BCATS: Not Your Usual Biomedical Computation Conference
Students, not faculty, are the ones in charge
Outwardly, the Biomedical Computation at Stanford (BCATS) conference resembles other academic conferences: Researchers converge to hear about the latest developments in their field and to exchange ideas with colleagues. But behind the scenes at BCATS, you find an unusual situation—students, and not faculty, are the ones in charge.
For the last eight years, students have organized this annual conference where Stanford University students and post-doctoral fellows share their latest research in the field of biomedical computation. The quality and breadth of the research represented at BCATS draw hundreds of individuals from across the campus and the community. And the latest BCATS, held on October 27, 2007, at Stanford University was no exception.
Leighton Read, MD, a partner in the life sciences group at Alloy Ventures, says, “BCATS is one of the highest quality one-day conferences I can think of and it’s because it’s student-run.” Alloy Ventures, a venture capitalist firm, has supported BCATS every year since its inception in 2000. It’s not just the quality that attracts sponsors, though. BCATS “touches on everything we do,” emphasizes Read.
Scott Delp, PhD, a professor of bioengineering and mechanical engineering at Stanford University and one of the principal investigators of Simbios, another organization that sponsors BCATS, agrees. “Simbios is one slice of biocomputation at Stanford,” Delp points out, “but BCATS is the whole pie. I think it’s really important not to lose that breadth.”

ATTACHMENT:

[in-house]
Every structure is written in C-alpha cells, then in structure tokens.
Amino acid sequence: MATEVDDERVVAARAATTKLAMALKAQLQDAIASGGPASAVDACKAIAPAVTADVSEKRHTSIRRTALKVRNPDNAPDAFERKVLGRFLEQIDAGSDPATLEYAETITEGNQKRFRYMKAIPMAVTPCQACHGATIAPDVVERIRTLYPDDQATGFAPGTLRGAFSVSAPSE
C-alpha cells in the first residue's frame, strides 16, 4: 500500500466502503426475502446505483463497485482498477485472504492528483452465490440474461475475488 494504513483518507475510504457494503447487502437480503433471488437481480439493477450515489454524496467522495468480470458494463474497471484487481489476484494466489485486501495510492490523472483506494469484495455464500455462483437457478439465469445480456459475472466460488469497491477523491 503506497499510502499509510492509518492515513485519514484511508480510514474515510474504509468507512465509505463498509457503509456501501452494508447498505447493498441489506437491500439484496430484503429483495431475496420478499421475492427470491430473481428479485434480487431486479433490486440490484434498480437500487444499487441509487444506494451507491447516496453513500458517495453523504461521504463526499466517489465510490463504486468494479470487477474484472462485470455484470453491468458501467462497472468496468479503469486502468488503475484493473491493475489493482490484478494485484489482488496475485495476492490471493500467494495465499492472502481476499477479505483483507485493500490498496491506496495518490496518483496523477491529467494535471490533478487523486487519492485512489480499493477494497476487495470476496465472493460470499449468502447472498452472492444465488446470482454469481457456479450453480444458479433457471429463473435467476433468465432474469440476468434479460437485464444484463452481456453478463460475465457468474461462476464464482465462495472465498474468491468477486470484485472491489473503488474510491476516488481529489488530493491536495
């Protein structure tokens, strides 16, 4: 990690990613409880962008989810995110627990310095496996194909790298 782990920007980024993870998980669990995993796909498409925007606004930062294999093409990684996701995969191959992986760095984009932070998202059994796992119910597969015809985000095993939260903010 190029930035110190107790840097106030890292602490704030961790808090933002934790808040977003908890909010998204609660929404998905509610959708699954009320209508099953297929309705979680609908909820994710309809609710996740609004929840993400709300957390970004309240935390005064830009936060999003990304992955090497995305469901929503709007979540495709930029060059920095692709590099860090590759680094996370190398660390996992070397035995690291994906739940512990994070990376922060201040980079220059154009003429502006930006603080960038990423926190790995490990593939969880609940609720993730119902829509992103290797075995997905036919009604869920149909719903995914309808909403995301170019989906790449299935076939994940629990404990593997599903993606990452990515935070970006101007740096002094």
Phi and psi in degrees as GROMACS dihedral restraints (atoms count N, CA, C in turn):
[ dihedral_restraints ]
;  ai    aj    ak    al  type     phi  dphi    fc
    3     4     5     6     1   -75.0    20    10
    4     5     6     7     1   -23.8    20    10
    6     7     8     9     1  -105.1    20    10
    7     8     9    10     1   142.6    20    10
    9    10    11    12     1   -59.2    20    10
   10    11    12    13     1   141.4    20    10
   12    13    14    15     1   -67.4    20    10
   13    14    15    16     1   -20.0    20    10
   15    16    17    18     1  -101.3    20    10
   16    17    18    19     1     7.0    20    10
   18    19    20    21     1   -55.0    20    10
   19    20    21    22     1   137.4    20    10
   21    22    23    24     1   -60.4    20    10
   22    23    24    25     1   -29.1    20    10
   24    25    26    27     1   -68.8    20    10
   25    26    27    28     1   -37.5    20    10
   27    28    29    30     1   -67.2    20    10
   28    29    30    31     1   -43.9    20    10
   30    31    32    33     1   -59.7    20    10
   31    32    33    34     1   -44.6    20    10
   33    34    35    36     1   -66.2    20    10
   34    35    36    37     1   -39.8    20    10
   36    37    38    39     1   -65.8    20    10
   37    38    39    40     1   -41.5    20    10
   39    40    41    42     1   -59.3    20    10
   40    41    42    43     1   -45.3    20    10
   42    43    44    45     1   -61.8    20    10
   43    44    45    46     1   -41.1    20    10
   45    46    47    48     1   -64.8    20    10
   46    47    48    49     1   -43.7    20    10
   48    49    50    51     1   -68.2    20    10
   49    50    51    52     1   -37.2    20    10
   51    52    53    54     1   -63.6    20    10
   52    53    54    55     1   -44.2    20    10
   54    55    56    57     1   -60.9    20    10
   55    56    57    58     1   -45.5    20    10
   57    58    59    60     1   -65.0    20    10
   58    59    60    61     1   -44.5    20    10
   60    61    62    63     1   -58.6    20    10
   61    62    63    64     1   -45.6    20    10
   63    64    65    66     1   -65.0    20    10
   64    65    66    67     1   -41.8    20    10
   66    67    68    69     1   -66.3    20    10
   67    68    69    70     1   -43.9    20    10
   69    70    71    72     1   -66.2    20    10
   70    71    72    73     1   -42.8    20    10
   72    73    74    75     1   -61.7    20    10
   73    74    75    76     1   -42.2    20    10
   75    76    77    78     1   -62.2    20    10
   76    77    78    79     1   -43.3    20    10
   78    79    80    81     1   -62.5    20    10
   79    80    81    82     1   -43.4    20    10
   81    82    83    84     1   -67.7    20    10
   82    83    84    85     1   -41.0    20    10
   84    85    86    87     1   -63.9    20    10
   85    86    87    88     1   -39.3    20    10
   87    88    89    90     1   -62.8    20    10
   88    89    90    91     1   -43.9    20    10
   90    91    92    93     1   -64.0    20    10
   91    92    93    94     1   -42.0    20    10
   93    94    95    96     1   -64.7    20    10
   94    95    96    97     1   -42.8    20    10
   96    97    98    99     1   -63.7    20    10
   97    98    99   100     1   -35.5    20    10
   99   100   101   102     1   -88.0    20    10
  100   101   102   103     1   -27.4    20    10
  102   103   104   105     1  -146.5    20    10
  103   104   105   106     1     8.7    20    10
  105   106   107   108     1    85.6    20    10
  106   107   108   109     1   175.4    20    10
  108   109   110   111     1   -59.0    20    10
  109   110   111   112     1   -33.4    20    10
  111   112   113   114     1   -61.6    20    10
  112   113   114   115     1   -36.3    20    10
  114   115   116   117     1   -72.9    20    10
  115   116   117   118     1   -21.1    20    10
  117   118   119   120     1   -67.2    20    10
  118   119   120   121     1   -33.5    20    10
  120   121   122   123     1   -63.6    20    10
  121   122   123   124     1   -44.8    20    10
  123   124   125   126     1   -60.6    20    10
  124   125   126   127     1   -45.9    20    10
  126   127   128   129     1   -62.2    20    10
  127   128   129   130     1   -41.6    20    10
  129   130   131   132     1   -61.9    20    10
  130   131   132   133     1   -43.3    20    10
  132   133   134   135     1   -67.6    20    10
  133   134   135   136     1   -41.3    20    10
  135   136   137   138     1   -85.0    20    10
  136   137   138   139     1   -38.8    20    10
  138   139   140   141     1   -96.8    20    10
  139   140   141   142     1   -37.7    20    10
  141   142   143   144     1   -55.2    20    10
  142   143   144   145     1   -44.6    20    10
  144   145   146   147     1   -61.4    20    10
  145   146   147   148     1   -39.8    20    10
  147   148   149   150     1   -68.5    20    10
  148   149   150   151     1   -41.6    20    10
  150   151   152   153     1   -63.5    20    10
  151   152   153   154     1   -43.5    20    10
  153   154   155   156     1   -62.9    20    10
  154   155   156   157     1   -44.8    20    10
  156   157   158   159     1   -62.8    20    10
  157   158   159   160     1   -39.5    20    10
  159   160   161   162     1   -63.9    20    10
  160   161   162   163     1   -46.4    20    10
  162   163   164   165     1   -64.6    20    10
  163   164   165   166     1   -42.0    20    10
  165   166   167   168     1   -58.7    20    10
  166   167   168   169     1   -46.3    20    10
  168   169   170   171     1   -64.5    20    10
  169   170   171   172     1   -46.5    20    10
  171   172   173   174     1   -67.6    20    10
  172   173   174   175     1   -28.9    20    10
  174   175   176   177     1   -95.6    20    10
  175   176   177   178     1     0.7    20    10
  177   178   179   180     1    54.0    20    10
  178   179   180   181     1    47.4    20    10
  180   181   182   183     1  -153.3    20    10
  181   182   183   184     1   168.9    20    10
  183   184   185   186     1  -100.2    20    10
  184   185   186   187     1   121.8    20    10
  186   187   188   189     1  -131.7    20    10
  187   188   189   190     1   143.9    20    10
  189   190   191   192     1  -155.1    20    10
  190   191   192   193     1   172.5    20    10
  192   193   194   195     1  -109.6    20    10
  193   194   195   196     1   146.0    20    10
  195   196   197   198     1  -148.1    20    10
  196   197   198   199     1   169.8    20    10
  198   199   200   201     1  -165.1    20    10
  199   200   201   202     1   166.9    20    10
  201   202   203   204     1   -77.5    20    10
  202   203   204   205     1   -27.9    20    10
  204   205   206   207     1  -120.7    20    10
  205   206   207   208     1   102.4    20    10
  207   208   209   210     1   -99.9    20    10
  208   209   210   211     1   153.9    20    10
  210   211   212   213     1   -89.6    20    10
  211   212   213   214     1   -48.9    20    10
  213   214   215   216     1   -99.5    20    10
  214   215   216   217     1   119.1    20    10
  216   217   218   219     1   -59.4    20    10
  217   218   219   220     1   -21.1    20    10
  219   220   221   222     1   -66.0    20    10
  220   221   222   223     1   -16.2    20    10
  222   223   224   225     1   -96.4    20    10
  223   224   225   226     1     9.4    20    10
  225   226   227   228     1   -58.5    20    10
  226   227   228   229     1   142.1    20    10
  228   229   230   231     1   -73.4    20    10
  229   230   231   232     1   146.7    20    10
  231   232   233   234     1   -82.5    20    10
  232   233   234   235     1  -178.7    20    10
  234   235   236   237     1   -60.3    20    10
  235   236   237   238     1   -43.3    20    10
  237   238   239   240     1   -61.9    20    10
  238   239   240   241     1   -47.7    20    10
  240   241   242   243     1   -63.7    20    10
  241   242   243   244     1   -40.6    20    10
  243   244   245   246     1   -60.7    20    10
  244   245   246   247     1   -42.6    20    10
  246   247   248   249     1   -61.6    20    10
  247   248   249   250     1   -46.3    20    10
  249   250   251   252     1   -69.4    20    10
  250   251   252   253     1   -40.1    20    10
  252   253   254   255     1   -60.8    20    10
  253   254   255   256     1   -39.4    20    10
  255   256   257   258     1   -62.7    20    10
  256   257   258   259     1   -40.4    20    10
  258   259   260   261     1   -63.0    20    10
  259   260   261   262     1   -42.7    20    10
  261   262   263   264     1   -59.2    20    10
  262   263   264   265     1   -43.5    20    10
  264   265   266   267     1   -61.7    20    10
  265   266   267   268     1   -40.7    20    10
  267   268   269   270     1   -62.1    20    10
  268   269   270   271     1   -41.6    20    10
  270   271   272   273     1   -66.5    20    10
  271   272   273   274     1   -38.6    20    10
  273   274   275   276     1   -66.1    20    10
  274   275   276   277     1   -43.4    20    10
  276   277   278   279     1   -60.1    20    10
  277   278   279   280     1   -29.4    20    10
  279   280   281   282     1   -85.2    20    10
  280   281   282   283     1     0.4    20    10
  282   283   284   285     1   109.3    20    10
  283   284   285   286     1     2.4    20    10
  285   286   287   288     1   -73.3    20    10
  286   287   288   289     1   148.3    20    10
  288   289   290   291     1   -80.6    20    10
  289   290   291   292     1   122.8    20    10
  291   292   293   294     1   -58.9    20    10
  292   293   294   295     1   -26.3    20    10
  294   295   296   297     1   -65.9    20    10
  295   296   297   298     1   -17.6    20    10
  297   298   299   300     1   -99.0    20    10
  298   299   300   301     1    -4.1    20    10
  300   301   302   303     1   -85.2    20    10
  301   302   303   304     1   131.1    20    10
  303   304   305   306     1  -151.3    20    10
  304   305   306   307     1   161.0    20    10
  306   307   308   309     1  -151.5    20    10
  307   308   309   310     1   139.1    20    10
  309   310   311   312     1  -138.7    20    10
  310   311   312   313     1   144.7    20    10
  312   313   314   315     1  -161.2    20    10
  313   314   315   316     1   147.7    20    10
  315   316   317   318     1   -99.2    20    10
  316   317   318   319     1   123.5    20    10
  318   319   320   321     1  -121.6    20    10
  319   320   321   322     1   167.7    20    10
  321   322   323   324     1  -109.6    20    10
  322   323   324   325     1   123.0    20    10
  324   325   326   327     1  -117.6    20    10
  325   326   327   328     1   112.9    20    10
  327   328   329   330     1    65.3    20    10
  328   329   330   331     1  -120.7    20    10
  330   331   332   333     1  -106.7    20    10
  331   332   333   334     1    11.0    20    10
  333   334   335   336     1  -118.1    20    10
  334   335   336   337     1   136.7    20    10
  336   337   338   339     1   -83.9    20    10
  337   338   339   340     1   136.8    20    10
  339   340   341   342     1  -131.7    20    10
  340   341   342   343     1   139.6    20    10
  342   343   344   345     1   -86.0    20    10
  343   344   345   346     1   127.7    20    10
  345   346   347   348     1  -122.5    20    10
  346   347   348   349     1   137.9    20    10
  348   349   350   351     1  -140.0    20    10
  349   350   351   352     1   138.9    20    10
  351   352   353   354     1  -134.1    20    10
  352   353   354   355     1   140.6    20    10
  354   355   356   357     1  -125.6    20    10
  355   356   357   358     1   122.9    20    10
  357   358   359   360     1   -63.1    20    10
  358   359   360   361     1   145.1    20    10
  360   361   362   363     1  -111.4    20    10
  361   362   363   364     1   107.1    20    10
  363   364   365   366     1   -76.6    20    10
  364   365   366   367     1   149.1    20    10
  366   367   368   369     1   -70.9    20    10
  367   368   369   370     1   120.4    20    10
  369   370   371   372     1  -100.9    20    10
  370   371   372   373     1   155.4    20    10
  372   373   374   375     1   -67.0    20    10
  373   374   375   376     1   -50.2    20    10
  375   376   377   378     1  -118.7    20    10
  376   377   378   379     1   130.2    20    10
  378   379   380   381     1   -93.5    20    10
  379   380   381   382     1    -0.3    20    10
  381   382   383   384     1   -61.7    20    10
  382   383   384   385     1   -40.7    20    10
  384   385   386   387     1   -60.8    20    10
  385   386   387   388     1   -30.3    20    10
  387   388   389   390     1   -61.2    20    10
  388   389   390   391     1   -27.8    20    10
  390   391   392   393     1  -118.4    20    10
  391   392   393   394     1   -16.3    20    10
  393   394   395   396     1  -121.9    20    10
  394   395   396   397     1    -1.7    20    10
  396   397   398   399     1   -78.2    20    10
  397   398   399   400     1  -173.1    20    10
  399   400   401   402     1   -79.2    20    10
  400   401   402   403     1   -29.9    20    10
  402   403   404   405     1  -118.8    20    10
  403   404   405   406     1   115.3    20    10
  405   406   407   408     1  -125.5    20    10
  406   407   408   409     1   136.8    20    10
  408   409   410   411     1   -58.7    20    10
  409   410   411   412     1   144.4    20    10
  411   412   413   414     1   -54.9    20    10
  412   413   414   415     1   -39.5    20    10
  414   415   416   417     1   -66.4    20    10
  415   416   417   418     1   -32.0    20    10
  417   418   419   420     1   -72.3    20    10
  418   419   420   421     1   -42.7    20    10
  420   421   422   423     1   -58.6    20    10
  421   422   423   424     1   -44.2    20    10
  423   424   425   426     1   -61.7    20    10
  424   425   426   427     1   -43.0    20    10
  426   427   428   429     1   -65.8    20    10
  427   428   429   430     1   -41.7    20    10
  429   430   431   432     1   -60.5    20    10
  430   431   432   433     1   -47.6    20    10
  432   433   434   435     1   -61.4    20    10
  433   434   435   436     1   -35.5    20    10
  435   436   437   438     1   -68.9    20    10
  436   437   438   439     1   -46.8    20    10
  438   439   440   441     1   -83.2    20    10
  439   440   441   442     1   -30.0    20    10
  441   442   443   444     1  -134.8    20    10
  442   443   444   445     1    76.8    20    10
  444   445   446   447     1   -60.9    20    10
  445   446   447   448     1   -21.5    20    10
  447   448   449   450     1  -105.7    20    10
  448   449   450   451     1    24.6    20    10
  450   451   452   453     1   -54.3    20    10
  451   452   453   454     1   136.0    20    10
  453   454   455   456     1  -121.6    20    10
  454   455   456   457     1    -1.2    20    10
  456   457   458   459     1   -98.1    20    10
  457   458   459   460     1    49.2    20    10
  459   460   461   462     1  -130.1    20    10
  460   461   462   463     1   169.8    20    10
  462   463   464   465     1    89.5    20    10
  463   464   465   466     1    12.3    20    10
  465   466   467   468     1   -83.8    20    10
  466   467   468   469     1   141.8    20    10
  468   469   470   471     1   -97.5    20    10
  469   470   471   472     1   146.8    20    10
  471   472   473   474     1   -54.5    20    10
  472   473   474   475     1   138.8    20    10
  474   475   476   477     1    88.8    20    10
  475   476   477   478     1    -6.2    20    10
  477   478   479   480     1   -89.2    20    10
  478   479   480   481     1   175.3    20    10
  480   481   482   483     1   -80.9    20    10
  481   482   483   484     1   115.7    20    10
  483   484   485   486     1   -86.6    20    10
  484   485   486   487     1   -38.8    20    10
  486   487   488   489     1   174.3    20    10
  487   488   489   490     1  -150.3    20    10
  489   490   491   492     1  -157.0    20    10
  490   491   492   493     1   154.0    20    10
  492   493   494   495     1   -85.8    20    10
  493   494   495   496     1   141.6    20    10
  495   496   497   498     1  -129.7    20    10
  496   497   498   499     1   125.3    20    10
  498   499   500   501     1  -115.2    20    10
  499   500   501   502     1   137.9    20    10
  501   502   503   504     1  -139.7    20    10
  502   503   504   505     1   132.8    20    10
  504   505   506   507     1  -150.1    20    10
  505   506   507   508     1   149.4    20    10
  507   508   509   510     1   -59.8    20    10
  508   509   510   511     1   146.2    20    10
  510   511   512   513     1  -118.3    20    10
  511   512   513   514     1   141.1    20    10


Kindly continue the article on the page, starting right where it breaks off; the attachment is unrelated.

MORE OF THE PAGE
This year BCATS had ten student speakers and 51 poster presenters. And the research topics spanned the field: prediction of cancer genotypes from imaging data;
automatic generation of machine-readable summaries of biomedical literature; blood velocity detection with a new ultrasound transducer; simulation of bone growth in tennis players.
Though working on seemingly unrelated problems, the students share a general interest in biomedical computation. And BCATS brings them together to discover their commonalities. For example, Karen Sachs, PhD, a post-doctoral student at Stanford and this year’s winner of the BCATS Best Talk Award, is a computational biologist who works in immunology. “The types of interactions I have with computational biologists are very different from those I have with immunologists and that’s very valuable to me,” she says.
For the student organizers—Annie Chiang, PhD, Yael Garten, Jen Hicks, Marc Schaub, and Marina Sirota—the conference was valuable in ways they hadn’t anticipated. They learned firsthand about the peer review process and managed a large budget. They also became much more familiar with the biomedical computational research going on at Stanford.
And then there’s that euphoric feeling that comes from creating something that has impact. Chiang says there is a “sense of pride to have brought forth all these interactions and collaborations.”